Monday, July 22, 2013

Ansar al-Sharia International and the politics of self-sacrifice


Ansar al-Sharia International and the politics of self-sacrifice



Banner Icon Arab Spring Jibreel Delgado offers an overview of the emerging

Islamic powerhouse Ansar al-Sharia, warning that any escalation in state

violence, torture and imprisonment without trial can only lend credence to

the Supporters of Sharia.


The name “Ansar al-Sharia” (Supporters of Islamic Law) has become ubiquitous

as a number of political Salafist groups throughout the MENA region, and

particularly in Arab Spring countries, have taken up the label. They are

connected primarily by their allegiance to the legal opinions of a select

number of controversial clerics of the jihadist bent such as the Jordanian

Abu Muhammad al-Maqdisi. This most likely has something to do with one of

the final directives of Osama Bin Laden for his al-Qaeda organization to

rebrand itself with a name that more clearly expressed its connection to the

Islamic world. Of the ten names he offered as suggestions, none of them

mention the word “sharia.” The majority of them emphasize unifying the

Muslim community with three explicitly identifying the liberation of al-Aqsa

mosque as the ultimate goal.


CONTEXT Bassem Aly: Salafists are lucky


But more important than the mere changing of names for marketing purposes is

the very clear change in strategy that Bin Laden had been calling for and

that Ansar al-Sharia International (ASI) represents. Within the documents

found in the Bin Laden compound in Abbottabad, one can find harsh criticisms

of the Pakistani Taliban and other regional jihadist groups affiliated to

al-Qaeda Central (AQC) for their obsession with fighting local enemies and

their exaggeration of the “barricade” argument. The barricade argument

refers to a debate within classical Islamic Law regarding to what extent

collateral damage leading to the death of non-combatants is allowable in

proportion to the importance of a specific enemy target. Bin Laden argued

for revisions that would take into account the exponentially higher number

of civilian casualties that modern warfare causes as opposed to pre-modern

warfare. Doubtless, most of these criticisms find their origins in the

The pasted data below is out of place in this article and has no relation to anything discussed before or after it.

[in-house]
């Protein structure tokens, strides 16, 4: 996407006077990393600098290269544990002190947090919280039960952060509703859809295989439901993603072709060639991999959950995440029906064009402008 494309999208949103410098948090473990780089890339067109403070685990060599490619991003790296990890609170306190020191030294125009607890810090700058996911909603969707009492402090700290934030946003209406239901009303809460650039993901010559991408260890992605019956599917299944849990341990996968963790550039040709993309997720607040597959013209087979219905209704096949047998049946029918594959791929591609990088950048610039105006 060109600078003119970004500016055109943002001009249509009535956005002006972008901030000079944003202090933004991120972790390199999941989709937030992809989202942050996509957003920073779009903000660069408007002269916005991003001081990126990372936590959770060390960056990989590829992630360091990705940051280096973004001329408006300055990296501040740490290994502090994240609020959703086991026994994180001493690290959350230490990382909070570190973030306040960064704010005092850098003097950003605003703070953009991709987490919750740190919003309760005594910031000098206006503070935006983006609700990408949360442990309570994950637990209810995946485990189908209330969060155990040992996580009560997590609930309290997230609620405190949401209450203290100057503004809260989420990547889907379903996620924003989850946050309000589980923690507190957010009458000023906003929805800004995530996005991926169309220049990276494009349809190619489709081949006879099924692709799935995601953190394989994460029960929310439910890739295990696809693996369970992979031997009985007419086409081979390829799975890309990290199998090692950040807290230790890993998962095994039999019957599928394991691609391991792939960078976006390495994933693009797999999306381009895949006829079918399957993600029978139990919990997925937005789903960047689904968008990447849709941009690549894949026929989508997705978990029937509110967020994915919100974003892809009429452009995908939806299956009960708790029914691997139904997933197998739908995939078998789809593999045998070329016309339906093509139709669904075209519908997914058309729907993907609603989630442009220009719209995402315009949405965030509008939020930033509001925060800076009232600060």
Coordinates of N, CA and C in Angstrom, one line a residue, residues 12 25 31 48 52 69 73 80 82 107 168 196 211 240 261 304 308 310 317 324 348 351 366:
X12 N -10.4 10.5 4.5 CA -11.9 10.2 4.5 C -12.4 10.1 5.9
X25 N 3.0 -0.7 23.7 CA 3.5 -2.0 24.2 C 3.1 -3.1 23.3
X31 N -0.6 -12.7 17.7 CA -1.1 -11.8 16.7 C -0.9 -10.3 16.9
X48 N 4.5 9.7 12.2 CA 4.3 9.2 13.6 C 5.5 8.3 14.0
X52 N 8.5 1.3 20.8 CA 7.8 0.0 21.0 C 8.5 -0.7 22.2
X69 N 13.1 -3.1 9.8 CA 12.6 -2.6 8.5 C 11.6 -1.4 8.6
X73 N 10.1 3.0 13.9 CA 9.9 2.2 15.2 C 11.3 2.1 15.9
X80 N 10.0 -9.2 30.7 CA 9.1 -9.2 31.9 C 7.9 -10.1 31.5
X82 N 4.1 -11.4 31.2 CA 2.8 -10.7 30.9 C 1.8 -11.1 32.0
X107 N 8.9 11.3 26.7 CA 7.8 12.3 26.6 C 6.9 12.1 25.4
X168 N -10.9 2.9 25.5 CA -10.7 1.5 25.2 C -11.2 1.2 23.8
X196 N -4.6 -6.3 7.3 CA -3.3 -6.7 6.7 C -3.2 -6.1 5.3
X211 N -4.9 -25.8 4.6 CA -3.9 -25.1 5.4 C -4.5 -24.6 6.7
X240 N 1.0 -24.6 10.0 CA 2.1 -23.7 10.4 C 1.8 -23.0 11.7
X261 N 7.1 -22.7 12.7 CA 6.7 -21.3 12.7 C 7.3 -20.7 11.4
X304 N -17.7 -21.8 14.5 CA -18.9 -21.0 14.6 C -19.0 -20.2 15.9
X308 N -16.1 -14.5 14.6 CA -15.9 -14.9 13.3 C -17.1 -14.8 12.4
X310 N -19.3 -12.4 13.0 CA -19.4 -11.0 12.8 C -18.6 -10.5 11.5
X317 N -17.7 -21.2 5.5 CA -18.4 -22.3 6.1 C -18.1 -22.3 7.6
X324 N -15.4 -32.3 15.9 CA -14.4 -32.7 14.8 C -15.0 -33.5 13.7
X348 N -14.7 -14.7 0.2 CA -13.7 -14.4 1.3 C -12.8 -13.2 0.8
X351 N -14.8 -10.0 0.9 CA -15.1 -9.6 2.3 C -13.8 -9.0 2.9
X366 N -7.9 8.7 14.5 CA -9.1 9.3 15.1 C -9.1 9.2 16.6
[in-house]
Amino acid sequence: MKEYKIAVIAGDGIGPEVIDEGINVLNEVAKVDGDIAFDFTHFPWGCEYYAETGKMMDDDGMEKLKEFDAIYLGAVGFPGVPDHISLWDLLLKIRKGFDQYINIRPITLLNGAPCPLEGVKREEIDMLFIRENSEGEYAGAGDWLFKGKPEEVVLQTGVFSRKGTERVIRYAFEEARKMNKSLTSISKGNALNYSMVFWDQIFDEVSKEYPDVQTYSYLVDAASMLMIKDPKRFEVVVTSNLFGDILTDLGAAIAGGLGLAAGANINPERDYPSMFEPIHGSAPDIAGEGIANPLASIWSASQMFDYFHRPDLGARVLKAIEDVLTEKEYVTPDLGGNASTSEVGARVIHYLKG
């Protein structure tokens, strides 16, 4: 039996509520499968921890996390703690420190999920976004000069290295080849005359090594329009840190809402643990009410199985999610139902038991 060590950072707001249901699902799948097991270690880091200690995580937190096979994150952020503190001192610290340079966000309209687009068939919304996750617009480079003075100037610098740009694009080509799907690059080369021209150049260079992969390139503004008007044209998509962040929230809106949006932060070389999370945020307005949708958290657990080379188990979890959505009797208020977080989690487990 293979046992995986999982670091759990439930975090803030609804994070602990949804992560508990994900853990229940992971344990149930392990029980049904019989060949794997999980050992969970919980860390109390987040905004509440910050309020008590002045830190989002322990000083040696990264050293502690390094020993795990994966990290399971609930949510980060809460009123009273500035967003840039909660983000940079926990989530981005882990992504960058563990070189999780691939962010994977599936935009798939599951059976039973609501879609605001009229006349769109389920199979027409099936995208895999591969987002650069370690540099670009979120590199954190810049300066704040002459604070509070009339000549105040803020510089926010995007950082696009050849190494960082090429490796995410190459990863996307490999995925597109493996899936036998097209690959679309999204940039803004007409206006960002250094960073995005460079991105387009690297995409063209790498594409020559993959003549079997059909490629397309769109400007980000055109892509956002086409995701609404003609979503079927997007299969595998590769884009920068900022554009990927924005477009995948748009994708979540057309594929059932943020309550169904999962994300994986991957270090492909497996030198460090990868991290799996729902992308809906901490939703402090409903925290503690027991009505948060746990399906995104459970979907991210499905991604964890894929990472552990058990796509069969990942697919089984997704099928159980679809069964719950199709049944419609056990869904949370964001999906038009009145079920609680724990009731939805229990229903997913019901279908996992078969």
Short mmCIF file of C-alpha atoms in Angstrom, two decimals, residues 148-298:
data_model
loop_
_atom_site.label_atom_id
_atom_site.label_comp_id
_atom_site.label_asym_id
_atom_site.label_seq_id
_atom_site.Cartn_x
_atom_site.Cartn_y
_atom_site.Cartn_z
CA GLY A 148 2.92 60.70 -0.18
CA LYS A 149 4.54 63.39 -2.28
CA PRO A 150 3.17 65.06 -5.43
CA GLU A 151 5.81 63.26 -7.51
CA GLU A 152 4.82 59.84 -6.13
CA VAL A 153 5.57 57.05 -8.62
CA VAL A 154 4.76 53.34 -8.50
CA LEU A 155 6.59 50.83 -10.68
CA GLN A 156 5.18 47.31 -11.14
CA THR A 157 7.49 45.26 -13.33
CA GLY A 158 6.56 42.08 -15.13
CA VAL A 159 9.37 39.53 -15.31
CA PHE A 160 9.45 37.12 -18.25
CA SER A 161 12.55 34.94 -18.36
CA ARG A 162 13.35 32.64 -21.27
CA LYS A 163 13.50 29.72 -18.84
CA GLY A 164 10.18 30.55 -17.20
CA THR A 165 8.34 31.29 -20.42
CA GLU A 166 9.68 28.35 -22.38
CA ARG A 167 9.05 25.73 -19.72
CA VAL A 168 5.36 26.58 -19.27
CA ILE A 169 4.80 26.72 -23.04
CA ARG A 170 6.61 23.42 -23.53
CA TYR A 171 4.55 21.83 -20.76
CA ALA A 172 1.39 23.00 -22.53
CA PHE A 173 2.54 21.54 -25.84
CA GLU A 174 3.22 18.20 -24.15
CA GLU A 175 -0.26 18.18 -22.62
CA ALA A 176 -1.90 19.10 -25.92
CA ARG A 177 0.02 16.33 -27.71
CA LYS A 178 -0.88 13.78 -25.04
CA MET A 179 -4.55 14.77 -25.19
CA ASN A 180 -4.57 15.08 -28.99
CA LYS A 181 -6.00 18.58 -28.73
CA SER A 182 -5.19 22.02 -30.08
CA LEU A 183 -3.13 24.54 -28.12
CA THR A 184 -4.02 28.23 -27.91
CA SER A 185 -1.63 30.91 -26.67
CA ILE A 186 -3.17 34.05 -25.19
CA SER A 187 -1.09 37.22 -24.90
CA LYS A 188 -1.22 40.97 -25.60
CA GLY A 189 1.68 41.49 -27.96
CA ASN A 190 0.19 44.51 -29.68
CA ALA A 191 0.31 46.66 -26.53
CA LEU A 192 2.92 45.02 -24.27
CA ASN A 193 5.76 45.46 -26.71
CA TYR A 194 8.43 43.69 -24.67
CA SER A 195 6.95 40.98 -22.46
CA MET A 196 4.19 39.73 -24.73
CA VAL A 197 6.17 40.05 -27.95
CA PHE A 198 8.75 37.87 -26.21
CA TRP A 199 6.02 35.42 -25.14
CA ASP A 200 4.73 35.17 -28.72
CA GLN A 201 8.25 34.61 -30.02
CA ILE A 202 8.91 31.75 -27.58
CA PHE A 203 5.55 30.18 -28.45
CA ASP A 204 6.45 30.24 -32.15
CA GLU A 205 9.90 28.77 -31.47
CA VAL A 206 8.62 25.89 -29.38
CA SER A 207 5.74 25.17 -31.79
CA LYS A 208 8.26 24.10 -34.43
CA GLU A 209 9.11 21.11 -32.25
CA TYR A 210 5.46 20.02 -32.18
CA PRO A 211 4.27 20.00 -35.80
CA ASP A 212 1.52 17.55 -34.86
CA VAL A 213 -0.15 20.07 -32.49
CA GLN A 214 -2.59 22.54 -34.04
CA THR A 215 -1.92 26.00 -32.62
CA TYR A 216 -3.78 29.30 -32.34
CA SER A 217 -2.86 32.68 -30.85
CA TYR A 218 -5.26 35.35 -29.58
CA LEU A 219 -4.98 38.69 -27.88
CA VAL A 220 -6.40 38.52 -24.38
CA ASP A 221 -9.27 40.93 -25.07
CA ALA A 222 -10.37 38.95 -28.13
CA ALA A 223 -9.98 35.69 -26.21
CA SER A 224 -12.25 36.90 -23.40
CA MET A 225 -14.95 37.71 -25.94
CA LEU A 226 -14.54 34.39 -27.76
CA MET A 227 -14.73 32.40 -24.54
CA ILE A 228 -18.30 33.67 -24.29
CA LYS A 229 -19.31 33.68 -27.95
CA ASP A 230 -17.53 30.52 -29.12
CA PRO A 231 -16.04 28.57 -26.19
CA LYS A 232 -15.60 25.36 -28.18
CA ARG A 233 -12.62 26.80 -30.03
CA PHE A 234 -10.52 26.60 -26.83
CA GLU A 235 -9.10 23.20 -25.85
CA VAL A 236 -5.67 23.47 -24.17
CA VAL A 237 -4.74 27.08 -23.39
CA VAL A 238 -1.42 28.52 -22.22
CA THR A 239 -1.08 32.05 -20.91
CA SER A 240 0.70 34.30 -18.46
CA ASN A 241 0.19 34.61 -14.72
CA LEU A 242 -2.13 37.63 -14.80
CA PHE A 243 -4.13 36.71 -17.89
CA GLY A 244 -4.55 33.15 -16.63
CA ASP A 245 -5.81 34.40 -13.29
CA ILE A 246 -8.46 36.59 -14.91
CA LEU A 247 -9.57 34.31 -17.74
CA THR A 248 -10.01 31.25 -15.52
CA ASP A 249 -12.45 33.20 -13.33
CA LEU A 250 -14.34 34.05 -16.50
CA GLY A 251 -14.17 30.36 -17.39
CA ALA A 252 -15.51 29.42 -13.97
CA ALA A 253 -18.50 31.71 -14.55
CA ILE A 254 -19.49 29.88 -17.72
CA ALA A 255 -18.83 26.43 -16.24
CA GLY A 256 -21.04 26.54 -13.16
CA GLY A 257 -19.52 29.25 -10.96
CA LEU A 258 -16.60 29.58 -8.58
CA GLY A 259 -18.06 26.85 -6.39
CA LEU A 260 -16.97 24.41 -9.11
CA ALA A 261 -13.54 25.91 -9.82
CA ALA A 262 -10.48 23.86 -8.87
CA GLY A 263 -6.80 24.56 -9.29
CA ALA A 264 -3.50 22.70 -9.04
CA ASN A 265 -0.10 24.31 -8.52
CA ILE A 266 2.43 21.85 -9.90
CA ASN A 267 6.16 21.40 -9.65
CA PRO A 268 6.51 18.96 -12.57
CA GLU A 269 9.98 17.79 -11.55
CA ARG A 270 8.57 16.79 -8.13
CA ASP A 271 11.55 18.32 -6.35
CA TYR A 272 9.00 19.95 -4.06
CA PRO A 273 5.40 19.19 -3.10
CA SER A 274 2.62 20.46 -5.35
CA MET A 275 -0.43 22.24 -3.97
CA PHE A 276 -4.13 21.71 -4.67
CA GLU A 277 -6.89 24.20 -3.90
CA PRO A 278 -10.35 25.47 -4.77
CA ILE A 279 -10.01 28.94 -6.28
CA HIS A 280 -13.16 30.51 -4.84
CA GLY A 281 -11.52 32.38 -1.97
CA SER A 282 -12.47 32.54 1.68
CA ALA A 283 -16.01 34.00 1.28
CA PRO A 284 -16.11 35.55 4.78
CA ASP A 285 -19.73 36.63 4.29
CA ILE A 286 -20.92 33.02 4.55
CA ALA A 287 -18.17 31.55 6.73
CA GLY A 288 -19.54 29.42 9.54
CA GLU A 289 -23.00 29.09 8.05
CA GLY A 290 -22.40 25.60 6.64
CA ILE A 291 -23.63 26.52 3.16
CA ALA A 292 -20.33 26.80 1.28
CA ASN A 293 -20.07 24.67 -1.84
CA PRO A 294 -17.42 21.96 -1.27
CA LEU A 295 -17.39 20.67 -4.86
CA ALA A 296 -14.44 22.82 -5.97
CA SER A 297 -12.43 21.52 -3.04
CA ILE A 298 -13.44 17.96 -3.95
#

reckless tactics used by Abu Musab al-Zarqawi in Iraq and Jordan.


State torture fuels the political culture of self-sacrifice


Bin Laden’s directive that his followers learn to deal with the Muslim

masses with “kindness, forgiveness, patience” and to “not tax them beyond

their ability” is reflected generally in the methods and approach used by

ASI. Whereas the “Islamic State of Iraq” (ISI) might have been forbidding

music and cigarettes, ASI, for the most part, have steered clear of hisba

(enforcement of public morality) activities involving the use of force,

instead handing out literature, providing food, water, clothing, and other

basic necessities to the neediest of their respective countries. While they

have used similar methods in Yemen, Tunisia, and the other countries where

they have appeared, the results have been different depending on the varied

circumstances existing within each country.




The last communiqu├ęs from Ansar al-Sharia in Yemen (AAS) came in October and

December of last year, discussing US plans to “occupy” Yemen, a clear

implementation of Bin Laden’s order that AAS focus on American military and

other US targets instead of bogging themselves down in clashes with security

forces or houthis. With the name “Supporters of Islamic Law,” and through

marriage and tribal alliances, al-Qaeda in the Arabian Peninsula (AQAP) was

able to recruit other militant groups and large numbers of Yemenis into the

fold. From March 2011 to June 2012, AAS was able to establish emirates

throughout Abyan and Shabwa provinces, providing water, electricity, sewage

pipes, trash collection, policing and security, and a number of sorely

needed provisions to one of the most impoverished and neglected parts of the



By mid-2012, AAS had withdrawn from direct control of the area and reverted

to guerilla warfare, after a surge from the Yemeni military supported by US

drones strikes. The reason they gave for their withdrawal, that they wished